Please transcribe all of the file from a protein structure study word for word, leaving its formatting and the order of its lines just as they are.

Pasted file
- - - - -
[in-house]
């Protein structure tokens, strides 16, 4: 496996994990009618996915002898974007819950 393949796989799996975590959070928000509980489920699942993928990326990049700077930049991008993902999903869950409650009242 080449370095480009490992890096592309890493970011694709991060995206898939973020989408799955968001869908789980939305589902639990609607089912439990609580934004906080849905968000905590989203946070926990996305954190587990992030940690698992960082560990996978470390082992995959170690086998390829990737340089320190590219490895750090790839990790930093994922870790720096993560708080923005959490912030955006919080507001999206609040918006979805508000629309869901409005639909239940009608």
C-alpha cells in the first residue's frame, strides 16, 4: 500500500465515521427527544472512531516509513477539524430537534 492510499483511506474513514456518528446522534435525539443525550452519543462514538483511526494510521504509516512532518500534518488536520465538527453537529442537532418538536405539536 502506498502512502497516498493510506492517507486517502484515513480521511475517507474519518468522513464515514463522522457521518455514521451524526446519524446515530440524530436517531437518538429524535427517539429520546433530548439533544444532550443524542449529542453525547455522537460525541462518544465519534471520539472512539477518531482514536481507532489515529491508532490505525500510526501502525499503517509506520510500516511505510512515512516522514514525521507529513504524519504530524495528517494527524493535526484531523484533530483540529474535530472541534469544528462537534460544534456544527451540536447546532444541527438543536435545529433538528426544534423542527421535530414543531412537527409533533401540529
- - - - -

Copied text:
[in-house]
């Protein structure tokens, strides 16, 4: 496996994990009618996915002898974007819950 393949796989799996975590959070928000509980489920699942993928990326990049700077930049991008993902999903869950409650009242 080449370095480009490992890096592309890493970011694709991060995206898939973020989408799955968001869908789980939305589902639990609607089912439990609580934004906080849905968000905590989203946070926990996305954190587990992030940690698992960082560990996978470390082992995959170690086998390829990737340089320190590219490895750090790839990790930093994922870790720096993560708080923005959490912030955006919080507001999206609040918006979805508000629309869901409005639909239940009608």
C-alpha cells in the first residue's frame, strides 16, 4: 500500500465515521427527544472512531516509513477539524430537534 492510499483511506474513514456518528446522534435525539443525550452519543462514538483511526494510521504509516512532518500534518488536520465538527453537529442537532418538536405539536 502506498502512502497516498493510506492517507486517502484515513480521511475517507474519518468522513464515514463522522457521518455514521451524526446519524446515530440524530436517531437518538429524535427517539429520546433530548439533544444532550443524542449529542453525547455522537460525541462518544465519534471520539472512539477518531482514536481507532489515529491508532490505525500510526501502525499503517509506520510500516511505510512515512516522514514525521507529513504524519504530524495528517494527524493535526484531523484533530483540529474535530472541534469544528462537534460544534456544527451540536447546532444541527438543536435545529433538528426544534423542527421535530414543531412537527409533533401540529